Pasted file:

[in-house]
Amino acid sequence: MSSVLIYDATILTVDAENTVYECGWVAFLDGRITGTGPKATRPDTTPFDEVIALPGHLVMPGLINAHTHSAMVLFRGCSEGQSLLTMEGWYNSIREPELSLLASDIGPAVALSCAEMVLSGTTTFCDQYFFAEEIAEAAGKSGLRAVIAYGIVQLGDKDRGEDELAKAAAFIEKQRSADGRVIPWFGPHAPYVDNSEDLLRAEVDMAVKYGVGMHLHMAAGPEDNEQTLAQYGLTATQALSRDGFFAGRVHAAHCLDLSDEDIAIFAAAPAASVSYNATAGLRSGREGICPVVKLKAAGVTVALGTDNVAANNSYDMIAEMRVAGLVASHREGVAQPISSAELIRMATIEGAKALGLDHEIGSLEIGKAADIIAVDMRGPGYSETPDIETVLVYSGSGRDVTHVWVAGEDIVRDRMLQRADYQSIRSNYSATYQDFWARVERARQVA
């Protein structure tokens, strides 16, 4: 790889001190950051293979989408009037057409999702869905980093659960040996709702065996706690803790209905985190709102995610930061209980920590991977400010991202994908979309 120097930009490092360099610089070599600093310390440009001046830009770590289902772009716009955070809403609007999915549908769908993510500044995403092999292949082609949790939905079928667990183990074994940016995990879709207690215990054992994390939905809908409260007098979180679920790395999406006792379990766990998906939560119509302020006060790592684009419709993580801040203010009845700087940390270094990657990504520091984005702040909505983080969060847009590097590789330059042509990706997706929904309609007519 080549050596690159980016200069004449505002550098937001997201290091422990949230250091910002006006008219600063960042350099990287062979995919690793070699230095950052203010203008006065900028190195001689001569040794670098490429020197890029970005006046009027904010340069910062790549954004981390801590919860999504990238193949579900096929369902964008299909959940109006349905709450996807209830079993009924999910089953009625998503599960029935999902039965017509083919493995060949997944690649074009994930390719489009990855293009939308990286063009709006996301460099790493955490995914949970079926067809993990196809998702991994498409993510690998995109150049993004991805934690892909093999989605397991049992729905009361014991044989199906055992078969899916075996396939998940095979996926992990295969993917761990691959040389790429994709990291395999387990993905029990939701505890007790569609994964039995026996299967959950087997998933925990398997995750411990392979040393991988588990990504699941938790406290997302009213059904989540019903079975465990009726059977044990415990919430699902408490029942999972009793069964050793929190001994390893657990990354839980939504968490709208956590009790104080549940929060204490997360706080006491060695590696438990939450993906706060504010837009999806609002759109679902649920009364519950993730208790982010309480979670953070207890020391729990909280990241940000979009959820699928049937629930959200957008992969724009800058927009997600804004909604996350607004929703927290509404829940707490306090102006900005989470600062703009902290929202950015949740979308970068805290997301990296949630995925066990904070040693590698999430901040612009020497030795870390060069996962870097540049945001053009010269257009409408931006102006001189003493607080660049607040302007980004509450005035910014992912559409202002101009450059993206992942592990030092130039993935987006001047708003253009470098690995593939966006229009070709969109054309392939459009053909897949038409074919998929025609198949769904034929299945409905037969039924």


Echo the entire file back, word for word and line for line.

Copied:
[in-house]
Amino acid sequence: MSSVLIYDATILTVDAENTVYECGWVAFLDGRITGTGPKATRPDTTPFDEVIALPGHLVMPGLINAHTHSAMVLFRGCSEGQSLLTMEGWYNSIREPELSLLASDIGPAVALSCAEMVLSGTTTFCDQYFFAEEIAEAAGKSGLRAVIAYGIVQLGDKDRGEDELAKAAAFIEKQRSADGRVIPWFGPHAPYVDNSEDLLRAEVDMAVKYGVGMHLHMAAGPEDNEQTLAQYGLTATQALSRDGFFAGRVHAAHCLDLSDEDIAIFAAAPAASVSYNATAGLRSGREGICPVVKLKAAGVTVALGTDNVAANNSYDMIAEMRVAGLVASHREGVAQPISSAELIRMATIEGAKALGLDHEIGSLEIGKAADIIAVDMRGPGYSETPDIETVLVYSGSGRDVTHVWVAGEDIVRDRMLQRADYQSIRSNYSATYQDFWARVERARQVA
């Protein structure tokens, strides 16, 4: 790889001190950051293979989408009037057409999702869905980093659960040996709702065996706690803790209905985190709102995610930061209980920590991977400010991202994908979309 120097930009490092360099610089070599600093310390440009001046830009770590289902772009716009955070809403609007999915549908769908993510500044995403092999292949082609949790939905079928667990183990074994940016995990879709207690215990054992994390939905809908409260007098979180679920790395999406006792379990766990998906939560119509302020006060790592684009419709993580801040203010009845700087940390270094990657990504520091984005702040909505983080969060847009590097590789330059042509990706997706929904309609007519 080549050596690159980016200069004449505002550098937001997201290091422990949230250091910002006006008219600063960042350099990287062979995919690793070699230095950052203010203008006065900028190195001689001569040794670098490429020197890029970005006046009027904010340069910062790549954004981390801590919860999504990238193949579900096929369902964008299909959940109006349905709450996807209830079993009924999910089953009625998503599960029935999902039965017509083919493995060949997944690649074009994930390719489009990855293009939308990286063009709006996301460099790493955490995914949970079926067809993990196809998702991994498409993510690998995109150049993004991805934690892909093999989605397991049992729905009361014991044989199906055992078969899916075996396939998940095979996926992990295969993917761990691959040389790429994709990291395999387990993905029990939701505890007790569609994964039995026996299967959950087997998933925990398997995750411990392979040393991988588990990504699941938790406290997302009213059904989540019903079975465990009726059977044990415990919430699902408490029942999972009793069964050793929190001994390893657990990354839980939504968490709208956590009790104080549940929060204490997360706080006491060695590696438990939450993906706060504010837009999806609002759109679902649920009364519950993730208790982010309480979670953070207890020391729990909280990241940000979009959820699928049937629930959200957008992969724009800058927009997600804004909604996350607004929703927290509404829940707490306090102006900005989470600062703009902290929202950015949740979308970068805290997301990296949630995925066990904070040693590698999430901040612009020497030795870390060069996962870097540049945001053009010269257009409408931006102006001189003493607080660049607040302007980004509450005035910014992912559409202002101009450059993206992942592990030092130039993935987006001047708003253009470098690995593939966006229009070709969109054309392939459009053909897949038409074919998929025609198949769904034929299945409905037969039924």